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Doubtful effect of continuous intraarticular analgesia after total knee arthroplasty.

Ali, Abdulemir LU ; Sundberg, Martin LU ; Hansson, Ulrik LU ; Malmvik, Johan and Flivik, Gunnar LU (2015) In Acta Orthopaedica 86(3). p.373-377
Abstract
Background and purpose - Local infiltration analgesia (LIA) is well established for effective postoperative pain relief in total knee arthroplasty (TKA). To prolong the effect of LIA, infusion pumps with local intraarticular analgesia can be used. We evaluated the effect of such an infusion pump for the first 48 h postoperatively regarding pain, knee function, length of stay (LOS) in hospital, and complications. Patients and methods - 200 patients received peroperative LIA and a continuous intraarticular elastomeric infusion pump set at 2 mL/h. The patients were randomized either to ropivacaine (7.5 mg/mL) or to NaCl (9 mg/mL) in the pump. Visual analog scale (VAS) pain (0-100 mm), analgesic consumption, side effects of medicine, range of... (More)
Background and purpose - Local infiltration analgesia (LIA) is well established for effective postoperative pain relief in total knee arthroplasty (TKA). To prolong the effect of LIA, infusion pumps with local intraarticular analgesia can be used. We evaluated the effect of such an infusion pump for the first 48 h postoperatively regarding pain, knee function, length of stay (LOS) in hospital, and complications. Patients and methods - 200 patients received peroperative LIA and a continuous intraarticular elastomeric infusion pump set at 2 mL/h. The patients were randomized either to ropivacaine (7.5 mg/mL) or to NaCl (9 mg/mL) in the pump. Visual analog scale (VAS) pain (0-100 mm), analgesic consumption, side effects of medicine, range of motion (ROM), leg-raising ability, LOS, and complications during the first 3 months were recorded. Results - On the first postoperative day, the ropivacaine group had lower VAS pain (33 vs. 40 at 12 noon and 36 vs. 43 at 8 p.m.; p = 0.02 and 0.03, respectively), but after that all recorded variables were similar between the groups. During the first 3 months, the ropivacaine group had a greater number of superficial and deep surgical wound infections (11 patients vs. 2 patients, p = 0.02). There were no other statistically significant differences between the groups. Interpretation - Continuous intraarticular analgesia (CIAA) with ropivacaine after TKA has no relevant clinical effect on VAS pain and does not affect LOS, analgesic consumption, ROM, or leg-raising ability. There may, however, be a higher risk of wound-healing complications including deep infections. (Less)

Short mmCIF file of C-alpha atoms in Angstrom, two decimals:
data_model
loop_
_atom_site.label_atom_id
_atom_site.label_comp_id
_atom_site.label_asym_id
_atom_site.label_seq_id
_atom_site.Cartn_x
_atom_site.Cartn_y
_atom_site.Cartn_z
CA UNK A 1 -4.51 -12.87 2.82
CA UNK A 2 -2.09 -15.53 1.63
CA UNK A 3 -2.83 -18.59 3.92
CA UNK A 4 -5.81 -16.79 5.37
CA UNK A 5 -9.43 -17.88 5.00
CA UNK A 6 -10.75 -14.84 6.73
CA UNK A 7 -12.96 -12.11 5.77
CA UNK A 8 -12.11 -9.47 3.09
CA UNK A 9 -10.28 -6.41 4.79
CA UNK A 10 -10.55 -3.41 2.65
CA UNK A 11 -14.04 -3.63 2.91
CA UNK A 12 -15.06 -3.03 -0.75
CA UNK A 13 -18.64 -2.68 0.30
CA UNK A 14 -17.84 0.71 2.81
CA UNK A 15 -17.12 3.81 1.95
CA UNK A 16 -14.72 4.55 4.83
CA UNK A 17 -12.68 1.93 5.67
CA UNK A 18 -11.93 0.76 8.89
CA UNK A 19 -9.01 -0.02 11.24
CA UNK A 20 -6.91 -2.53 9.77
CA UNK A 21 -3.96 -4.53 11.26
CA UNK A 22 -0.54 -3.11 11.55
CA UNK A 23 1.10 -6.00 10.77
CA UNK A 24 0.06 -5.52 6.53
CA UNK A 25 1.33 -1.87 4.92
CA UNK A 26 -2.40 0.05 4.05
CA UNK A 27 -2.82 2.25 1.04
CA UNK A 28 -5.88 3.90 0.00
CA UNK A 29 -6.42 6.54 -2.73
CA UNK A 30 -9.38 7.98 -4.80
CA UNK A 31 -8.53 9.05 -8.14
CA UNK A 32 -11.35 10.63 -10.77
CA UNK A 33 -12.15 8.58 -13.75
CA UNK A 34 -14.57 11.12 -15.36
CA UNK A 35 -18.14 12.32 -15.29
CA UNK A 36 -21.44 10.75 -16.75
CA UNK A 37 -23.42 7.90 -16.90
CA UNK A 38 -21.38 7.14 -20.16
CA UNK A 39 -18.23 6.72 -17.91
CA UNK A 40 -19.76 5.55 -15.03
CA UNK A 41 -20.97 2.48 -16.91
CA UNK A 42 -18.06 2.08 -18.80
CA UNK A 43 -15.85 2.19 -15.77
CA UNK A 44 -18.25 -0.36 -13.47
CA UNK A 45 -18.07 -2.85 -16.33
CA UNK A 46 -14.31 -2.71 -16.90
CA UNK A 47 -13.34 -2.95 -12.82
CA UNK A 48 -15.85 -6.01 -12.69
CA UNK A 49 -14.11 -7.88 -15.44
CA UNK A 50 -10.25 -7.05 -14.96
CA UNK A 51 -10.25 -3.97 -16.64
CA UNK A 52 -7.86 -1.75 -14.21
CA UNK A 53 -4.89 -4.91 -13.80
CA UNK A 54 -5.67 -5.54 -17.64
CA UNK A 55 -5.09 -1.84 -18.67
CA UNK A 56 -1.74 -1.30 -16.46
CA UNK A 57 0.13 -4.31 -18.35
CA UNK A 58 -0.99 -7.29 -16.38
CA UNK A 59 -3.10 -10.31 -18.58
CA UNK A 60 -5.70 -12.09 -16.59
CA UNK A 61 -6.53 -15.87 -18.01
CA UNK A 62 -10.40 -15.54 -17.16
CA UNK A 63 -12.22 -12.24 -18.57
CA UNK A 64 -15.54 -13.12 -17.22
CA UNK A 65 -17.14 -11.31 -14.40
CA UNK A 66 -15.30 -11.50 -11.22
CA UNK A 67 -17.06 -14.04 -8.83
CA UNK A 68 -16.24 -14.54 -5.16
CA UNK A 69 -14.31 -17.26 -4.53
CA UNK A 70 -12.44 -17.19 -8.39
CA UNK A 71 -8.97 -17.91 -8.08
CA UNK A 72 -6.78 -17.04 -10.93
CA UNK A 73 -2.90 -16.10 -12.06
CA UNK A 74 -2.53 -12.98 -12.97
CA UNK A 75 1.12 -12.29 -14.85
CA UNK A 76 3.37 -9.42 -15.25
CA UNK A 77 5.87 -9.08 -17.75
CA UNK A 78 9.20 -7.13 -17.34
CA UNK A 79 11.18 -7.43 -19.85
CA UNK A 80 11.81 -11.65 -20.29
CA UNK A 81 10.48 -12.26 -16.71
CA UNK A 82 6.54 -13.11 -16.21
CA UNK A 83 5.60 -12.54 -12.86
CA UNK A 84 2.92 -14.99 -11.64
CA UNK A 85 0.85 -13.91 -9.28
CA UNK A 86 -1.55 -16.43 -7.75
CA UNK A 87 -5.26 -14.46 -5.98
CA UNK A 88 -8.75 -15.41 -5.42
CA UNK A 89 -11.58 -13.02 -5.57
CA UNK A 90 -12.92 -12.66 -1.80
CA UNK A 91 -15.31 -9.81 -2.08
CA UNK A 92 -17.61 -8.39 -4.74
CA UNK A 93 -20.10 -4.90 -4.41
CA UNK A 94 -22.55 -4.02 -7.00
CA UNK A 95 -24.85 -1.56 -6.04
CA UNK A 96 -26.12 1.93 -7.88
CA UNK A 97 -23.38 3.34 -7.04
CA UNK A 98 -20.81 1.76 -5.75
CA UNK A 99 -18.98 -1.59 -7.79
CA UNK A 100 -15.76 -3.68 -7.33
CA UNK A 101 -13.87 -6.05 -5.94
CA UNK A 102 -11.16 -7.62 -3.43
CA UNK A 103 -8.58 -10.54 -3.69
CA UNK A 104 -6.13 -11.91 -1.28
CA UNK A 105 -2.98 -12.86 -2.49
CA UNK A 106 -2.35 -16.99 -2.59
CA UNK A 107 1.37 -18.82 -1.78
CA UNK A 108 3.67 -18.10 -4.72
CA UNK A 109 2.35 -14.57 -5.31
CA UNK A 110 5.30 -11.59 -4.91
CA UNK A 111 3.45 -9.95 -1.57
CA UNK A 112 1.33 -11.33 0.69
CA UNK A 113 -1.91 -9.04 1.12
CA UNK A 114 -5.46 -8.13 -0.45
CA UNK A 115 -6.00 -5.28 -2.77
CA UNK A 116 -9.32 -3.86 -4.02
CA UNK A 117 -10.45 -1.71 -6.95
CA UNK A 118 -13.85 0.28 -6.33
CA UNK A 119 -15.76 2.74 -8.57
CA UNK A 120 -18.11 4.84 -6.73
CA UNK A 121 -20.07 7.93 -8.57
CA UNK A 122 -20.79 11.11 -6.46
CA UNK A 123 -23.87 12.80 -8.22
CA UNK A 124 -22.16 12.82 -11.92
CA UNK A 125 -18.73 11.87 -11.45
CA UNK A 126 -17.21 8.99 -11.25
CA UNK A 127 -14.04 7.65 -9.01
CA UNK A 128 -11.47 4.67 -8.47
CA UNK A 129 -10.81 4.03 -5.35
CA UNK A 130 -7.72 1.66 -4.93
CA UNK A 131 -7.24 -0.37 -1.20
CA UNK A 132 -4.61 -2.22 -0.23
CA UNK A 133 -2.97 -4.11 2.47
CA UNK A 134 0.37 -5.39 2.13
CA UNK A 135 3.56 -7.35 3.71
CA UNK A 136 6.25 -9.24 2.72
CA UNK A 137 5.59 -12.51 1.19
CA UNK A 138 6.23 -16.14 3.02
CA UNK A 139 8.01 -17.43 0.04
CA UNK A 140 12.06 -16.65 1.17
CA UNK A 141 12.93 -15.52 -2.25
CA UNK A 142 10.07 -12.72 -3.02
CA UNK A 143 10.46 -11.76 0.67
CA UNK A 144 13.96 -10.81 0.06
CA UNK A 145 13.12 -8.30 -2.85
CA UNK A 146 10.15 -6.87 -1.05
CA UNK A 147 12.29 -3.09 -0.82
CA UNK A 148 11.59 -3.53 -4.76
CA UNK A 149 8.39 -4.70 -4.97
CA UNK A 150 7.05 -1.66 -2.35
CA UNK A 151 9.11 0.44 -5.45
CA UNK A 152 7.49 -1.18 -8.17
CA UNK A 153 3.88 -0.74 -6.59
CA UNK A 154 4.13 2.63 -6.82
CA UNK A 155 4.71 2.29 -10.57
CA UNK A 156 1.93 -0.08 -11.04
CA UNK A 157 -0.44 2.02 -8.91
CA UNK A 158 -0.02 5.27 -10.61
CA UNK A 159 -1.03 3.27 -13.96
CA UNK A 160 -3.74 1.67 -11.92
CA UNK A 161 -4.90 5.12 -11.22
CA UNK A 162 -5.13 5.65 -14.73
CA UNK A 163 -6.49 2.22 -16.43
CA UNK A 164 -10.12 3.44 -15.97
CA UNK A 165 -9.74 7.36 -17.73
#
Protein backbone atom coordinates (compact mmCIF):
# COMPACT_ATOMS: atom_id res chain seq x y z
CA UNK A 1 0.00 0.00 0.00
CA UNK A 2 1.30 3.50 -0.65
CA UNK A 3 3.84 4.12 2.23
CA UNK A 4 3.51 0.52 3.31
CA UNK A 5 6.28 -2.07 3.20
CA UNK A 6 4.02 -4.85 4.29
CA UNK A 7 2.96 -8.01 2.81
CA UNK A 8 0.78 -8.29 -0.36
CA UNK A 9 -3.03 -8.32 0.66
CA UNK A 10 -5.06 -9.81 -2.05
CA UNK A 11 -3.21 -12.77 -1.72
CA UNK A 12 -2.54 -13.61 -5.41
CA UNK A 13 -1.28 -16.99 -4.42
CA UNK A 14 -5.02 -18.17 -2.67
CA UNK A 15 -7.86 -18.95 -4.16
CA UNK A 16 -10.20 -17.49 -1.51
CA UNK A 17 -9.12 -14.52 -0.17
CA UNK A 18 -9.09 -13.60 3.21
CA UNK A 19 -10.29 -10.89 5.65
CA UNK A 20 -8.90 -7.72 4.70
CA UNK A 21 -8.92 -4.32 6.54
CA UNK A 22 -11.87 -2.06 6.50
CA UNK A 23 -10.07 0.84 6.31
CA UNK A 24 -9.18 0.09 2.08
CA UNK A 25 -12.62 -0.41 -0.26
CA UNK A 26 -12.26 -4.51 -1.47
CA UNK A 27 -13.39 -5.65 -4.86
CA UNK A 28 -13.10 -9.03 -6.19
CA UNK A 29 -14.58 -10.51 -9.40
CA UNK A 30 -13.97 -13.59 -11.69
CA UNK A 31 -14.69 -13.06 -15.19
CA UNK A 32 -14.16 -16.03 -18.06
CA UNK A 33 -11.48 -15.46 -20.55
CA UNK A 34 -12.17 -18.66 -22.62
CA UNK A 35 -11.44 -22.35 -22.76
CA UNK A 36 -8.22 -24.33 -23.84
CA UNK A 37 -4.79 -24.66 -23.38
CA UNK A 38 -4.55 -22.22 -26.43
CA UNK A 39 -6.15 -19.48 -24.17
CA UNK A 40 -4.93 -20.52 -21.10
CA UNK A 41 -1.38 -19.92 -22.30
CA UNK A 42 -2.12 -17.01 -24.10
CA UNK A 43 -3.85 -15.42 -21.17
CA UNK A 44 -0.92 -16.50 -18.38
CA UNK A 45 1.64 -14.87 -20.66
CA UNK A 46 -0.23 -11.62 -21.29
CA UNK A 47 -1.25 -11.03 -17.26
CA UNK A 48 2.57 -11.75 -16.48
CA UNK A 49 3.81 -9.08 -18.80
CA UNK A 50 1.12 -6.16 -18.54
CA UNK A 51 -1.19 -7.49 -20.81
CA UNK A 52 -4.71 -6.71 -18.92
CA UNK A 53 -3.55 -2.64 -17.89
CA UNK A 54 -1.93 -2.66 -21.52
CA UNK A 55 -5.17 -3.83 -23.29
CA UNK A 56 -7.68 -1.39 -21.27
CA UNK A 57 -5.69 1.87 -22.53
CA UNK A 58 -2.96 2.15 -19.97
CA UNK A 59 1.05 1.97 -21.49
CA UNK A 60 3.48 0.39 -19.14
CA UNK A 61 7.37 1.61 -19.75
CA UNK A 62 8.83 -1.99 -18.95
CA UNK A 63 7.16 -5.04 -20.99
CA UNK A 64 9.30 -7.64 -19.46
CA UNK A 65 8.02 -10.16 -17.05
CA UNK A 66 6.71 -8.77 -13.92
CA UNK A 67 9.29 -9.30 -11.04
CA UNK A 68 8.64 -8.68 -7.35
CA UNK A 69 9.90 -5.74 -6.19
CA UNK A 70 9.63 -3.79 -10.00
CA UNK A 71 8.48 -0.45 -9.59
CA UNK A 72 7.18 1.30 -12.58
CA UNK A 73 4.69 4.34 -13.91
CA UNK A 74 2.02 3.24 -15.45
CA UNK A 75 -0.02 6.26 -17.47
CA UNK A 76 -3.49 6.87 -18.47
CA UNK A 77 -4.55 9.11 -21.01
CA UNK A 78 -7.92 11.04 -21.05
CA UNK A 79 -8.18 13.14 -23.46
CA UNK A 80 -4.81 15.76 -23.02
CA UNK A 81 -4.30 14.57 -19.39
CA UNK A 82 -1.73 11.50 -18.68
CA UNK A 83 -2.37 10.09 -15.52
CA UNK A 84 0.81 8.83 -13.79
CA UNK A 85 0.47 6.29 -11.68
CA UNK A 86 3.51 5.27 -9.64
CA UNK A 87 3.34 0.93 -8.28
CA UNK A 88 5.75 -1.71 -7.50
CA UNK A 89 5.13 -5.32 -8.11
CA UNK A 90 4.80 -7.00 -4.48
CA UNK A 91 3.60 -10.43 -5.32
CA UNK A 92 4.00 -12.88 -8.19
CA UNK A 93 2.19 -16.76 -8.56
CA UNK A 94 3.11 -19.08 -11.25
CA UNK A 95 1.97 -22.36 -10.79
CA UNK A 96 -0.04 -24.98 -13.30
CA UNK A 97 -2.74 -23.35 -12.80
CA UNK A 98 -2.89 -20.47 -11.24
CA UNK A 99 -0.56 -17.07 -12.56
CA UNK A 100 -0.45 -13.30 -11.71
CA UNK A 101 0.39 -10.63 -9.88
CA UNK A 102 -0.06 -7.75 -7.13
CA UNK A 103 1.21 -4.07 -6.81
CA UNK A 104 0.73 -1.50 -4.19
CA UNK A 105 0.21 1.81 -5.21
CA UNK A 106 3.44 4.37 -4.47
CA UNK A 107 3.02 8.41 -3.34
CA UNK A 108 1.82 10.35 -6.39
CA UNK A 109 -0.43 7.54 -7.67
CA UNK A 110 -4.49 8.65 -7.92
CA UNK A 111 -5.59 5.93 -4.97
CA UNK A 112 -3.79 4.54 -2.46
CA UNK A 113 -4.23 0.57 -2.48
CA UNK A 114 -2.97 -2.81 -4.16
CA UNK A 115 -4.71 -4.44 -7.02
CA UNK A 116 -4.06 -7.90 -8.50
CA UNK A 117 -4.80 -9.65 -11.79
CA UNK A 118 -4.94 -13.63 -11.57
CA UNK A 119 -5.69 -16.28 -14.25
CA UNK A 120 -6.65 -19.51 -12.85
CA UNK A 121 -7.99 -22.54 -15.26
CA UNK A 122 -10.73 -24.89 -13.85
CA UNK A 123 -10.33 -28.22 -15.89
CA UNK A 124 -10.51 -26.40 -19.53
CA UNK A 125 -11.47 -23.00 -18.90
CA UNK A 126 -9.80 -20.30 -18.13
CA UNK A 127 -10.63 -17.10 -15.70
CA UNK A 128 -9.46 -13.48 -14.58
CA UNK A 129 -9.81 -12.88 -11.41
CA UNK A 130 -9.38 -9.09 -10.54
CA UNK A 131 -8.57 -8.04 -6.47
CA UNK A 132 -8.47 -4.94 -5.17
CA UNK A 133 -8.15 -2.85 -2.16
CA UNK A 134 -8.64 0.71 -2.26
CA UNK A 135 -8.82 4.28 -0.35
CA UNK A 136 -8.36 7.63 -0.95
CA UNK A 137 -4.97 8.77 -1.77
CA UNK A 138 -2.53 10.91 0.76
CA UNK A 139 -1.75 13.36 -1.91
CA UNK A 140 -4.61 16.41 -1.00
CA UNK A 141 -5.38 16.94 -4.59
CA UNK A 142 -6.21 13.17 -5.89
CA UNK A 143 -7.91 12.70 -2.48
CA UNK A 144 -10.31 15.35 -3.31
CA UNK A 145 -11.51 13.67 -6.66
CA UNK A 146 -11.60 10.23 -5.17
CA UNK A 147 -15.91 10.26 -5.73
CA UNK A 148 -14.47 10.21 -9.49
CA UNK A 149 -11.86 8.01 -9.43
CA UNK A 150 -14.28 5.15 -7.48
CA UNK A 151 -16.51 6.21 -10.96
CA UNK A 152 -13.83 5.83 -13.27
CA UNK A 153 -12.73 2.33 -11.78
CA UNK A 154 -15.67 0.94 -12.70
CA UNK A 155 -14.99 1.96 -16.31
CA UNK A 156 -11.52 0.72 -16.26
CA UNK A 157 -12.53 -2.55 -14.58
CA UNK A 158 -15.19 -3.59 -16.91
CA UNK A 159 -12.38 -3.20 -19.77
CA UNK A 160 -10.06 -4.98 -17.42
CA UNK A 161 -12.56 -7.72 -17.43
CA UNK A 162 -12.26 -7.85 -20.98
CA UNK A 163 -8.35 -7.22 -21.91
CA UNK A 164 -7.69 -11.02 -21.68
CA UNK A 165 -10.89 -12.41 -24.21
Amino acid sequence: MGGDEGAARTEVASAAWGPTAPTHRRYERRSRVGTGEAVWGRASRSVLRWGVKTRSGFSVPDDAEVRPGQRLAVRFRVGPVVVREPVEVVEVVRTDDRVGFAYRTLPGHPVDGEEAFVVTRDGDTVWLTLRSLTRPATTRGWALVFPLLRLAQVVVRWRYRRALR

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author
organization
publishing date
type
Contribution to journal
publication status
published
subject
in
Acta Orthopaedica
volume
86
issue
3
pages
373 - 377
publisher
Taylor & Francis
external identifiers
  • pmid:25428755
  • wos:000355976700018
  • scopus:84929411386
ISSN
1745-3682
DOI
10.3109/17453674.2014.991629
language
English
LU publication?
yes
id
86fd15a5-94d5-4d5f-9030-9f9a16f62b91 (old id 4815888)
alternative location
http://www.ncbi.nlm.nih.gov/pubmed/25428755?dopt=Abstract
date added to LUP
2014-12-06 19:03:27
date last changed
2017-11-19 03:01:40
@article{86fd15a5-94d5-4d5f-9030-9f9a16f62b91,
  abstract     = {Background and purpose - Local infiltration analgesia (LIA) is well established for effective postoperative pain relief in total knee arthroplasty (TKA). To prolong the effect of LIA, infusion pumps with local intraarticular analgesia can be used. We evaluated the effect of such an infusion pump for the first 48 h postoperatively regarding pain, knee function, length of stay (LOS) in hospital, and complications. Patients and methods - 200 patients received peroperative LIA and a continuous intraarticular elastomeric infusion pump set at 2 mL/h. The patients were randomized either to ropivacaine (7.5 mg/mL) or to NaCl (9 mg/mL) in the pump. Visual analog scale (VAS) pain (0-100 mm), analgesic consumption, side effects of medicine, range of motion (ROM), leg-raising ability, LOS, and complications during the first 3 months were recorded. Results - On the first postoperative day, the ropivacaine group had lower VAS pain (33 vs. 40 at 12 noon and 36 vs. 43 at 8 p.m.; p = 0.02 and 0.03, respectively), but after that all recorded variables were similar between the groups. During the first 3 months, the ropivacaine group had a greater number of superficial and deep surgical wound infections (11 patients vs. 2 patients, p = 0.02). There were no other statistically significant differences between the groups. Interpretation - Continuous intraarticular analgesia (CIAA) with ropivacaine after TKA has no relevant clinical effect on VAS pain and does not affect LOS, analgesic consumption, ROM, or leg-raising ability. There may, however, be a higher risk of wound-healing complications including deep infections.},
  author       = {Ali, Abdulemir and Sundberg, Martin and Hansson, Ulrik and Malmvik, Johan and Flivik, Gunnar},
  issn         = {1745-3682},
  language     = {eng},
  number       = {3},
  pages        = {373--377},
  publisher    = {Taylor & Francis},
  series       = {Acta Orthopaedica},
  title        = {Doubtful effect of continuous intraarticular analgesia after total knee arthroplasty.},
  url          = {http://dx.doi.org/10.3109/17453674.2014.991629},
  volume       = {86},
  year         = {2015},
}